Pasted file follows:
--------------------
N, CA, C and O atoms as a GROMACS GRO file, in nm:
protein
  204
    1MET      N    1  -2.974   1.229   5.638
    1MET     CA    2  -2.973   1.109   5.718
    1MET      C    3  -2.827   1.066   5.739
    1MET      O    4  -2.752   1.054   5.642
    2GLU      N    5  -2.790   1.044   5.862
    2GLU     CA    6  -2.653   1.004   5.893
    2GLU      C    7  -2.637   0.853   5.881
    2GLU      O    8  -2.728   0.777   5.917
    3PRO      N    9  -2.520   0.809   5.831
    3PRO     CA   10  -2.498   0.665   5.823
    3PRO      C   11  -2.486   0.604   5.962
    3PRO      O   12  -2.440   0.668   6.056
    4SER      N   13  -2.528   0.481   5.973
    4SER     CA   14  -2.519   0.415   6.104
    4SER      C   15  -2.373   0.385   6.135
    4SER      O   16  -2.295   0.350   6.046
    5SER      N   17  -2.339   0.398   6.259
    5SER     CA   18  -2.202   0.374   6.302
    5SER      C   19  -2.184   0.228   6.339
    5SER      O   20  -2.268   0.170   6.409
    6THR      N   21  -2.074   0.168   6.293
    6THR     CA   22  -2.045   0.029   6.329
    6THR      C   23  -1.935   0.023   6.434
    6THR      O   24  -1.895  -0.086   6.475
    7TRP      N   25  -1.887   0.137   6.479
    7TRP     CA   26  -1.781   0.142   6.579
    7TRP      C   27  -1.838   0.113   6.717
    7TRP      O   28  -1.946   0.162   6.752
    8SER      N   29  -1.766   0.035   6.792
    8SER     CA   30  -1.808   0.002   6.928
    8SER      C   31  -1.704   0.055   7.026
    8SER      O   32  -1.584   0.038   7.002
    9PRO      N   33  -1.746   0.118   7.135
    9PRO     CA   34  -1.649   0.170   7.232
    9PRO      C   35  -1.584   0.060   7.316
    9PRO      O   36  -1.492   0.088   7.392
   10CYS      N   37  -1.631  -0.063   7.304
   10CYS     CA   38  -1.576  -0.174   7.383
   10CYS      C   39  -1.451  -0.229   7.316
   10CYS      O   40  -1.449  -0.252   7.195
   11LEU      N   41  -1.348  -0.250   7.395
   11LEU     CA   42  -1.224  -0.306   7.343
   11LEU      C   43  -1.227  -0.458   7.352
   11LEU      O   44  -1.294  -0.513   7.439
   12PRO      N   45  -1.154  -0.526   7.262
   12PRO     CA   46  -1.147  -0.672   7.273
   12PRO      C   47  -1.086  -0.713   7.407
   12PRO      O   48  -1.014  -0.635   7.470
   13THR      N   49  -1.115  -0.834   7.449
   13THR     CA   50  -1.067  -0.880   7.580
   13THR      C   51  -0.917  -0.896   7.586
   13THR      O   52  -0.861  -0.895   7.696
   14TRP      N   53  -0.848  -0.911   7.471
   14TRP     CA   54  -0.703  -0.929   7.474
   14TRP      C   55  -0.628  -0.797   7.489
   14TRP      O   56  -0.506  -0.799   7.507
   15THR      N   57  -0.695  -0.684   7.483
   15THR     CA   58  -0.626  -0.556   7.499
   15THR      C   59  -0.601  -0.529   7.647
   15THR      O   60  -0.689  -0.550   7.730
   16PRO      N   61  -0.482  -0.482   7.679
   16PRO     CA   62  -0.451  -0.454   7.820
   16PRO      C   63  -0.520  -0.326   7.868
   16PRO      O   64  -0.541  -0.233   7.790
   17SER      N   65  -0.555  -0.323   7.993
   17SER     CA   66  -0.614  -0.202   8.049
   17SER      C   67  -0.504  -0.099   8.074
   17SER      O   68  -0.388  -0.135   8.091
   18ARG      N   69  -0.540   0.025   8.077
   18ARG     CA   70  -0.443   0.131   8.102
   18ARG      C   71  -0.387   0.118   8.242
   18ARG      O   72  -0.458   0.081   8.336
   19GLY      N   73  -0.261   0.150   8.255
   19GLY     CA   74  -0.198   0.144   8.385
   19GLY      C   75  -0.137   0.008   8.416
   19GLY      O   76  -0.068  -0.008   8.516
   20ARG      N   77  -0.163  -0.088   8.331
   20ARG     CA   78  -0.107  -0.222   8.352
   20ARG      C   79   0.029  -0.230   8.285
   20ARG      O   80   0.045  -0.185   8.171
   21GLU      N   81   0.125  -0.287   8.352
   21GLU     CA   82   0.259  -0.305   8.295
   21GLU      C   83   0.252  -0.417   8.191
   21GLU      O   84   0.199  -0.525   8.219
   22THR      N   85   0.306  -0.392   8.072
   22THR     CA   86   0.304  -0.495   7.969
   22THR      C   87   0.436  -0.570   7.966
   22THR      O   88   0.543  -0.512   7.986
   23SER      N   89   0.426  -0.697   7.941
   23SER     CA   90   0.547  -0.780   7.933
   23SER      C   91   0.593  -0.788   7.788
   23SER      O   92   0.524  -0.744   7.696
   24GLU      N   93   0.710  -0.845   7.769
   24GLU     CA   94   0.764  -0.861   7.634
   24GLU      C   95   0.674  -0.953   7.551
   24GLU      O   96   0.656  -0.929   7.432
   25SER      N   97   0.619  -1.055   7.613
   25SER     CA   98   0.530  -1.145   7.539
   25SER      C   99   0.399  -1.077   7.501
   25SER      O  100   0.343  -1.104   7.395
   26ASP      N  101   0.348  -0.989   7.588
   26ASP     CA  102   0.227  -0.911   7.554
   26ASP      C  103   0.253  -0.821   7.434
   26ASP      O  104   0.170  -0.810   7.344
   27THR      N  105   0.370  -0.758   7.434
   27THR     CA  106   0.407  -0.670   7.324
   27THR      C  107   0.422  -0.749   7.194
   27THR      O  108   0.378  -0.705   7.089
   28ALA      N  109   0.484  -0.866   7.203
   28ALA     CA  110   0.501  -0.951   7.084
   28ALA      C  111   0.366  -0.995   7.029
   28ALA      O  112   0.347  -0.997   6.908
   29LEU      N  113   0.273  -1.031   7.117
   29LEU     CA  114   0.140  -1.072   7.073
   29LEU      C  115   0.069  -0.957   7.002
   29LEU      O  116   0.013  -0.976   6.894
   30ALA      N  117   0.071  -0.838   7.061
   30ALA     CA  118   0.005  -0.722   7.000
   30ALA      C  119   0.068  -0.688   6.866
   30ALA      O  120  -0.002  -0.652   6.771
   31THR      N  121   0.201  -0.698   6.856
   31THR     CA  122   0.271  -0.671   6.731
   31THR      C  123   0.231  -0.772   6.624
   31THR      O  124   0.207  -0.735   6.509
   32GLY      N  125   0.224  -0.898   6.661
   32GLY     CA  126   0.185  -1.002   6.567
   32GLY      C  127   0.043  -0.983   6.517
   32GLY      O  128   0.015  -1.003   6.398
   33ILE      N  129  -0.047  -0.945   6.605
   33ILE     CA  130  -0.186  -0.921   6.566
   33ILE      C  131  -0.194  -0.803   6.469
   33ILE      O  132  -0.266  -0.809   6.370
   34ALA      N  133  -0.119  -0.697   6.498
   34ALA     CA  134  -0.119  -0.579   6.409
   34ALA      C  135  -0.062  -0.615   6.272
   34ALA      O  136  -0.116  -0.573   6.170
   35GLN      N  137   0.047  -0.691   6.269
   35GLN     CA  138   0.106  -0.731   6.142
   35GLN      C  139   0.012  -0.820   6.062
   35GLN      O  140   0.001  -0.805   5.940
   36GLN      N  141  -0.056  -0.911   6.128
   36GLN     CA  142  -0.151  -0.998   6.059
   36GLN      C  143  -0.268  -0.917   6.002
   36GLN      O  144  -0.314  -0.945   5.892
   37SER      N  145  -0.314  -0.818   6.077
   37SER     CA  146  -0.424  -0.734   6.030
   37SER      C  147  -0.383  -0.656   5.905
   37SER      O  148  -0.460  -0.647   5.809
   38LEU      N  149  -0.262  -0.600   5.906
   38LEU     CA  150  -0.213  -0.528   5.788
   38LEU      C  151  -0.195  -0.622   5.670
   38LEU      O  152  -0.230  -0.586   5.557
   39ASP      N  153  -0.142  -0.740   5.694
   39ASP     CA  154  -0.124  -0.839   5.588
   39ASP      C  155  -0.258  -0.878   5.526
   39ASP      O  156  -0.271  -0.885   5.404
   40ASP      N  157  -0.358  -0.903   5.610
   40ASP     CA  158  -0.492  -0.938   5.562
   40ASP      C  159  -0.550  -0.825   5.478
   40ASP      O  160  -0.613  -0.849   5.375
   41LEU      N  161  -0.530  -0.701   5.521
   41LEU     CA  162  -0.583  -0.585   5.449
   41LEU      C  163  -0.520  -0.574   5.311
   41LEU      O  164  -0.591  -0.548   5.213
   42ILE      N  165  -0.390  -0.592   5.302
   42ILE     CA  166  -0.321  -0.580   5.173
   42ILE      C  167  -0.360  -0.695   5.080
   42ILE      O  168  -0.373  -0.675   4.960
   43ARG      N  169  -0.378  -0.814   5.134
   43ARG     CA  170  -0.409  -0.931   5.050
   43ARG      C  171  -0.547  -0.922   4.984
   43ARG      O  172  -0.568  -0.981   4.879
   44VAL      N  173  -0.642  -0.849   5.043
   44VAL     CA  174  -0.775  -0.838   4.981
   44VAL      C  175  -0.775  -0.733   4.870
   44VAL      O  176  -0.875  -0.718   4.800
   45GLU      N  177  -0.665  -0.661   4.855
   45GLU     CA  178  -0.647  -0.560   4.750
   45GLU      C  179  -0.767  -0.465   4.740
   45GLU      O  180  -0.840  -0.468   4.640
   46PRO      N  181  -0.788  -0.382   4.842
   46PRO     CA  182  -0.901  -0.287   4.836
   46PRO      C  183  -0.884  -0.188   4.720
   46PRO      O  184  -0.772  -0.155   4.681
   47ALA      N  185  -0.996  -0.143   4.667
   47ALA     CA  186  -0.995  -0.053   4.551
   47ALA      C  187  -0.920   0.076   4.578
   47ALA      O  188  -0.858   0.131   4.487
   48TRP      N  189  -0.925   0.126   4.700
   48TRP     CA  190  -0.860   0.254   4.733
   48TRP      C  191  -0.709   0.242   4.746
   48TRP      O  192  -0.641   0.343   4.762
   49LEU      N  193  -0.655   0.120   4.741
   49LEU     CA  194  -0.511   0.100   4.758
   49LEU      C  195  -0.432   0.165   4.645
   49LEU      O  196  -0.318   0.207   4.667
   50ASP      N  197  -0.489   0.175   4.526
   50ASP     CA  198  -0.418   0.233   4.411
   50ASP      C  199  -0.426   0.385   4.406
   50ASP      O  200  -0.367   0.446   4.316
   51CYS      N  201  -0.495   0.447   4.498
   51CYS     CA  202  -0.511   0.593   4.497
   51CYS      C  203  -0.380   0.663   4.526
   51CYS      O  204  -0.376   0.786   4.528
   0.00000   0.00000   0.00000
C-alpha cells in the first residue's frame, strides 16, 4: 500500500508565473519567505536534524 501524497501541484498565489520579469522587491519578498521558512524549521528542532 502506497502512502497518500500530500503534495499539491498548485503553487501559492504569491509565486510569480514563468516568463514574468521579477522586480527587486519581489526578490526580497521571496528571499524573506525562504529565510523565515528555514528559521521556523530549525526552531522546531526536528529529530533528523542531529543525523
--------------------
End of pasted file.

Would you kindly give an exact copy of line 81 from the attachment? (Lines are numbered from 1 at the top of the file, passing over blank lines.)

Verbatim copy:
   20ARG     CA   78  -0.107  -0.222   8.352